El-Behairy read his work to fellow prisoners, smuggled out his lyrics on scraps and exchanged poetry with other incarcerated poets. One of them was Ahmed Douma, an Egyptian poet, revolutionary figure and recently pardoned 10-year political prisoner. El-Behairy dedicated the last line of one of his most renowned poems, “Sign Bil Alwan,” to him: “Revolution is the solution, and go ask Douma.”
Douma and El-Behairy spent years at Tora Pre-Trial Detention prison, albeit in separate blocks. In Egyptian prisons, the clinic often serves as a rendezvous point for political prisoners looking to connect with friends from other blocks. On one occasion, the stars aligned and Douma and El-Behairy bumped into each other. As El-Behairy was exiting the clinic, Douma happened to be escorted in, surrounded by guards. They saw each other and halted. During a previous chance encounter, El-Behairy had mentioned to Douma that he was working on a new poem. He had tried to recite it then, but they were forcibly separated by the guards. So, upon running into each other at the clinic’s entrance that time, they did not waste a moment on pleasantries.
“Quickly, recite the poem!” Douma urged El-Behairy. Eyes closed in concentration, El-Behairy began to recite. He had committed to memory all of his poems and even a draft of a novel, which he would narrate to fellow inmates. As El-Behairy spoke, an officer yanked him away, and Douma pulled El-Behairy back to him. A near-comical tug-of-war played out between Douma and the officer, with El-Behairy continuing to recite in between them, until more guards hurried in to tear the two poets apart. It took three meetings spanning several weeks for El-Behairy to convey that single poem to Douma.
Over a year later, both men were transferred to Al-Mazraa prison in Tora. For months, they tried in vain to plot another meeting. When they failed, they looked for an alternative. Through careful arrangements, another inmate carried a notebook filled with El-Behairy’s handwritten poems to Douma.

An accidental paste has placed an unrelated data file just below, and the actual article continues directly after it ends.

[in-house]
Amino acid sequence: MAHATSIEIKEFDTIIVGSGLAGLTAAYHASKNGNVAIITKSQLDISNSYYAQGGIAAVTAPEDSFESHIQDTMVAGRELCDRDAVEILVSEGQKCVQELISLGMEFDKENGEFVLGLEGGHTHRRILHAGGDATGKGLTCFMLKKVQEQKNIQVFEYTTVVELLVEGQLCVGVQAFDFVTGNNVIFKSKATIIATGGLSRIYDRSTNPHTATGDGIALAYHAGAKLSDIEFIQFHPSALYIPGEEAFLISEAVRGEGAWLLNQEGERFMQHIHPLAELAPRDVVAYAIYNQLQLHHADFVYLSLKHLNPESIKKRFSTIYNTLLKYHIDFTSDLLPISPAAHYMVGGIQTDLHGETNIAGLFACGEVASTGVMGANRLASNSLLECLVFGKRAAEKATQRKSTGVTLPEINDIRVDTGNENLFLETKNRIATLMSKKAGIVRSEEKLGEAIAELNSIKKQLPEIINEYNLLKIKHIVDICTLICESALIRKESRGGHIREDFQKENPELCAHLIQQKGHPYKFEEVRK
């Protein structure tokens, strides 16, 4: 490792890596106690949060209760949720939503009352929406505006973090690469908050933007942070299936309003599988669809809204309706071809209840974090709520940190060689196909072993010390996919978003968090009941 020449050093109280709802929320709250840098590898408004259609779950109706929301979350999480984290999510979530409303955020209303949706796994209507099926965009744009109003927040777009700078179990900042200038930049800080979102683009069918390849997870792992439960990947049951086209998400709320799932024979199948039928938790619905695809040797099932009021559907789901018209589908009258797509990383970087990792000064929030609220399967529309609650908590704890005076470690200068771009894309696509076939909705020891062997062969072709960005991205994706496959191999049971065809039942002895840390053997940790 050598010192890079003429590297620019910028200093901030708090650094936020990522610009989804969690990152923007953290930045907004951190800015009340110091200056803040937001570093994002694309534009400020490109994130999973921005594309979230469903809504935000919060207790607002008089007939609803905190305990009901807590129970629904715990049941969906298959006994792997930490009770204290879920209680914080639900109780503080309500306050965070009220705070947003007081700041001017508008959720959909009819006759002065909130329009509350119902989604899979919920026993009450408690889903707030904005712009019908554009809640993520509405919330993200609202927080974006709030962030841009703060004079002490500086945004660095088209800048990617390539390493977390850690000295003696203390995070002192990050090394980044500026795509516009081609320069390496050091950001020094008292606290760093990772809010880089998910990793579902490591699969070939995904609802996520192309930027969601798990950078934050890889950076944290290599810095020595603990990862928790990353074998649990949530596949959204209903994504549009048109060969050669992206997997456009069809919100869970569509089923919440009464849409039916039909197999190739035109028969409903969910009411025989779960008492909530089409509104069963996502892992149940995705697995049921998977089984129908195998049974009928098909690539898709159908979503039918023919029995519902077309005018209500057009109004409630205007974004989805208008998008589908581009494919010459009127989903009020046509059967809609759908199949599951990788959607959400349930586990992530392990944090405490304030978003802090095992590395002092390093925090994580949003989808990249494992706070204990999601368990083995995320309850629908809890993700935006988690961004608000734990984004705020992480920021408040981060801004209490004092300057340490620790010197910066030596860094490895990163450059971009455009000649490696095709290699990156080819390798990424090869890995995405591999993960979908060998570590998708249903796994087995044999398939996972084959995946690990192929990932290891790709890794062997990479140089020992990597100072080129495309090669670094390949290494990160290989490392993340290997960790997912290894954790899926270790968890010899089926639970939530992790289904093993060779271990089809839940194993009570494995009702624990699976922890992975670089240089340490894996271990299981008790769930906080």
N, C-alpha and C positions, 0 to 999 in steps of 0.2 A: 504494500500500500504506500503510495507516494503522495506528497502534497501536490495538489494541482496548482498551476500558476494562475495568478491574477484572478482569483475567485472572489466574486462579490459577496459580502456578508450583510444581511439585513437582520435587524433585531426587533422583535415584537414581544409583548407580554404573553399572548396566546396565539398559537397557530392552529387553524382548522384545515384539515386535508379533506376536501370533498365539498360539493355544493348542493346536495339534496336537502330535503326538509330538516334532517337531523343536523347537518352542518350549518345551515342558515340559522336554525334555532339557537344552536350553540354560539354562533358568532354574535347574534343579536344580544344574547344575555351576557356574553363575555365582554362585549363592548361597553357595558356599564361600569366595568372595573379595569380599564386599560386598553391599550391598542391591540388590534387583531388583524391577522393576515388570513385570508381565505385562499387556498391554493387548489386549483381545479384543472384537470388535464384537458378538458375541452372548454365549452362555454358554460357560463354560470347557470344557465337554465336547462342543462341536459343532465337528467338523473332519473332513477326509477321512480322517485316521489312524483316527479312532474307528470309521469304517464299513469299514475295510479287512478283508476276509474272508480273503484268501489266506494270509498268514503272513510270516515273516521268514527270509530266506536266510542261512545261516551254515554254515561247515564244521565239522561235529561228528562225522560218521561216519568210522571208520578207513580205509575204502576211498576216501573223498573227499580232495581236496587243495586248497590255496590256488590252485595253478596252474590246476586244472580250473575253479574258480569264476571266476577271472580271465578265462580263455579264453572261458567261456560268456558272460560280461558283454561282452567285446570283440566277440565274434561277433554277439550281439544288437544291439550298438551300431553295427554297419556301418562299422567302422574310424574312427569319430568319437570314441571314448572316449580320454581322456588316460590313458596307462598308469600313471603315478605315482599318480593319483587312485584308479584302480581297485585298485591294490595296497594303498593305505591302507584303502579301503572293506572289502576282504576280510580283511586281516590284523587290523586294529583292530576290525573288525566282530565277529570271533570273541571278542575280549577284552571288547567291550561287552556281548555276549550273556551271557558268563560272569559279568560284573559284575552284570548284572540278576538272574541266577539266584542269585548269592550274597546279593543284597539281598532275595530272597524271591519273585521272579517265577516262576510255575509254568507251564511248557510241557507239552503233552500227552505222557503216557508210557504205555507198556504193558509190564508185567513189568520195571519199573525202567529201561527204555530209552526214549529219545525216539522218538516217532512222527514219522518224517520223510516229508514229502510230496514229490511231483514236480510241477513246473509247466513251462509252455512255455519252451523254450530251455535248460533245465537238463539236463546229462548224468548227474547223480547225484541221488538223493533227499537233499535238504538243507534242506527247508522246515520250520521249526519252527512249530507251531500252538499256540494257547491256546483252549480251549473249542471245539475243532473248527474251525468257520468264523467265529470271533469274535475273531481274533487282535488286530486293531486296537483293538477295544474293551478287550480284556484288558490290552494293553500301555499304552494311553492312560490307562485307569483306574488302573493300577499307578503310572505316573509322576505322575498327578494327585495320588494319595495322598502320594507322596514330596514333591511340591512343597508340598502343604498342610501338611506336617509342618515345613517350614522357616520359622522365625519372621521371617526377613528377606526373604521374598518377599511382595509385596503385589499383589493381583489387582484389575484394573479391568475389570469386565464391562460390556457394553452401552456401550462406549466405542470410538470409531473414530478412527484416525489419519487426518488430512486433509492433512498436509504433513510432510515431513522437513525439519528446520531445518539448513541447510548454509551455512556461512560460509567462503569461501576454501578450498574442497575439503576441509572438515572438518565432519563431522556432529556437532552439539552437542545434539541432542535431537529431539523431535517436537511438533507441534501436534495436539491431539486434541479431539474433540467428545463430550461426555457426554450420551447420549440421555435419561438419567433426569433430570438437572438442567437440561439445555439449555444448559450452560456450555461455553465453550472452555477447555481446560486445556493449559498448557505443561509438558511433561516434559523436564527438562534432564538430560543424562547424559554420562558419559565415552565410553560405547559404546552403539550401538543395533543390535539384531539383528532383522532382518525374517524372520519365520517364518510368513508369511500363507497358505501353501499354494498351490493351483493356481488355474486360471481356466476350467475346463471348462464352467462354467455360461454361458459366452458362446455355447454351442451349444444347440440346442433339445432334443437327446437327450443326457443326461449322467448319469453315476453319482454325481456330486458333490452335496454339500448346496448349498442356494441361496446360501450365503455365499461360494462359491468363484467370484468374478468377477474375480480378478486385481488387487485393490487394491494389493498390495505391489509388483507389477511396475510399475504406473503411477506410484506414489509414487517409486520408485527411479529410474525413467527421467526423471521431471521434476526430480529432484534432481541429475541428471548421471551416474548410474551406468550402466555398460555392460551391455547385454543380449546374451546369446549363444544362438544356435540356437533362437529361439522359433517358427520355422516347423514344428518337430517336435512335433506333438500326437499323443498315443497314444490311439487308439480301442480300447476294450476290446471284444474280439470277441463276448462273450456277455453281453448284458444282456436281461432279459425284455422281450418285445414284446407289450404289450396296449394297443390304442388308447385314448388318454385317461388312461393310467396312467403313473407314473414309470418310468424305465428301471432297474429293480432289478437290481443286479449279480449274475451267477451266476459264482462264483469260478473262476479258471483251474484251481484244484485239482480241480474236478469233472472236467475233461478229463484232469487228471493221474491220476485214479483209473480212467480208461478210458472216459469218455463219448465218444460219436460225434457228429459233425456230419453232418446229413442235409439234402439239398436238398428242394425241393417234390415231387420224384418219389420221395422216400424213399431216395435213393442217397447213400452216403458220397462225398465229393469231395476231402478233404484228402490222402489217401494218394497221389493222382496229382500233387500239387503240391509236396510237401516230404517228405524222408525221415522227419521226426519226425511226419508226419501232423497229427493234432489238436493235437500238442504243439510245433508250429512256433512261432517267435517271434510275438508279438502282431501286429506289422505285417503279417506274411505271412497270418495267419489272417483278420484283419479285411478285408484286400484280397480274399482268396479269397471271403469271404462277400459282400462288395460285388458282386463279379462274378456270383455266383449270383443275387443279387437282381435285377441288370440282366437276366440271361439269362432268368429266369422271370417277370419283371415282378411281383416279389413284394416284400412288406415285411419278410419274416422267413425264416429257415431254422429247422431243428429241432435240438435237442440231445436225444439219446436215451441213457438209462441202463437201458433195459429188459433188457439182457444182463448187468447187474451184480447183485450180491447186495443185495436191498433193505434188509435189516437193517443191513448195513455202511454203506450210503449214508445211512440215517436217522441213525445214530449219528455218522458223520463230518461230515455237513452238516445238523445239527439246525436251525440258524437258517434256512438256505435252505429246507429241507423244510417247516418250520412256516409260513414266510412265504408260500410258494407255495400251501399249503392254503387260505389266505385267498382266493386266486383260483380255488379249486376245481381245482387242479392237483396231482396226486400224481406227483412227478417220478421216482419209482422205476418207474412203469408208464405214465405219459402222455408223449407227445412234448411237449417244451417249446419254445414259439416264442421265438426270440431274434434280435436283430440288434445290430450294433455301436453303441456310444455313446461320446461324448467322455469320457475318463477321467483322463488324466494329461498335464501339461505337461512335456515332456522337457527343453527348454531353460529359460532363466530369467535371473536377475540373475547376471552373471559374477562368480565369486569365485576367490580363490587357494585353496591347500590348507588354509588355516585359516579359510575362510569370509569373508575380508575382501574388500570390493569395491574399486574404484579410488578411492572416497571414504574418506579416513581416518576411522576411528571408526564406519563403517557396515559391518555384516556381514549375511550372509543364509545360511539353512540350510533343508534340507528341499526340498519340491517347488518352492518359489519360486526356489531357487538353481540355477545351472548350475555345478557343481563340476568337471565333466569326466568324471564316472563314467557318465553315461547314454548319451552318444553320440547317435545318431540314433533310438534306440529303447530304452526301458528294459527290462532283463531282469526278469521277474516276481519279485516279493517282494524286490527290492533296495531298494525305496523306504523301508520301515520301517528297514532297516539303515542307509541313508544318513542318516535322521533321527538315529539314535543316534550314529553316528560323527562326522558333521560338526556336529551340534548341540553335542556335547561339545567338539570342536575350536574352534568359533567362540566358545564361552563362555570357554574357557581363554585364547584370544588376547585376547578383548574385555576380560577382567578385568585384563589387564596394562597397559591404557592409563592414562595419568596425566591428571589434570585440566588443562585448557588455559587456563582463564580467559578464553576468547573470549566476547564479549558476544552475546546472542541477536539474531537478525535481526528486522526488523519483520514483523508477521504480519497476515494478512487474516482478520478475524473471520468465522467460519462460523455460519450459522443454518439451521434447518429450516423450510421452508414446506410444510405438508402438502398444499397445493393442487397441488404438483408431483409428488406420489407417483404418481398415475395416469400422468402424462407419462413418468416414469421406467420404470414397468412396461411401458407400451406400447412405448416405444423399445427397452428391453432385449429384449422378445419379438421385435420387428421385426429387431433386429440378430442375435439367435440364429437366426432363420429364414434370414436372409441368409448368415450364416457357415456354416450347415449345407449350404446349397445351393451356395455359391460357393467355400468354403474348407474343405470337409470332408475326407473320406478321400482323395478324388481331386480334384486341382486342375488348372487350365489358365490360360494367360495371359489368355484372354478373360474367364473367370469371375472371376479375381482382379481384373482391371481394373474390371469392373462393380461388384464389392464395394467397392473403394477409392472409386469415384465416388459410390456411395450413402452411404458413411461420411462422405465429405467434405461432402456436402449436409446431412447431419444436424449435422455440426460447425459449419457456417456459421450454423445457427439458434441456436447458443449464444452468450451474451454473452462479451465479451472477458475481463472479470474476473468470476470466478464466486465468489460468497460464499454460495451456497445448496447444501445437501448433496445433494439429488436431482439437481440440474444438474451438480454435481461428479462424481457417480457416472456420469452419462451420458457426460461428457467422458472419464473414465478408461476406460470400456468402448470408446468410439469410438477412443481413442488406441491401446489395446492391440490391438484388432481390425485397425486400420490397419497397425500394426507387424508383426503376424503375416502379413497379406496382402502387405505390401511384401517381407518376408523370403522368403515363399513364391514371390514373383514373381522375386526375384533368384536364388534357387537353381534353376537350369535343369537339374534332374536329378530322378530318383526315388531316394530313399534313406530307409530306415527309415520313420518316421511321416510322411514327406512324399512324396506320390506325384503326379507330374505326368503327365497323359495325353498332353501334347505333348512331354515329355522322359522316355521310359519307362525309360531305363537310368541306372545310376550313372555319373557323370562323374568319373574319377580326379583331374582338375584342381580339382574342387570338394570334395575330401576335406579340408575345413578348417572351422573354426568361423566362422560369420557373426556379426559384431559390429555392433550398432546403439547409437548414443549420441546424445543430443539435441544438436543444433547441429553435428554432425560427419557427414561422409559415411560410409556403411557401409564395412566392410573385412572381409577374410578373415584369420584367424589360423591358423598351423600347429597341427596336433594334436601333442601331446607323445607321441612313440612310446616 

“On gloomy prison evenings, I’d recite Galal’s verses to my cellmates and even to other prisoners in the block through the cell door’s porthole,” Douma recalled.
Some of his poetry managed to make its way beyond the prison walls. When it did, the exiled Egyptian singer and revolutionary icon, Ramy Essam, was always prepared in his studio to breathe life into them.
In March 2023, just two weeks after his initial hunger strike, El-Behairy wrote “Fiskooti Mooti” (“In My Silence Lies My Death”) and smuggled it out. Within weeks, Ramy transformed it into a recorded song. In the lyrics, he laments:
My voice denies me and shatters within
In my silence, death lurks, so I sing
But how can I hum my tunes for you, O homeland
If my demise lies in the melodies of a song
At Al-Mazraa prison, a year after Douma had received the smuggled collection, El-Behairy got hold of a notebook of Douma’s poems. Douma had initially gifted the collection to Ziad Al-Elaimy, another political prisoner. After borrowing it from Al-Elaimy, El-Behairy cherished the verses and held on to the collection as a keepsake. Not long after, Ziad was pardoned, followed months later by Douma. El-Behairy remains behind, with nothing but poetry, when found, to hold and tend to him.
“I’m uncertain whether Galal still has those poems or if they’ve been confiscated, as art usually is in prison.” Douma said. “I hope Galal can still read and write poetry in any capacity — it will always be a prisoner’s lifeline.”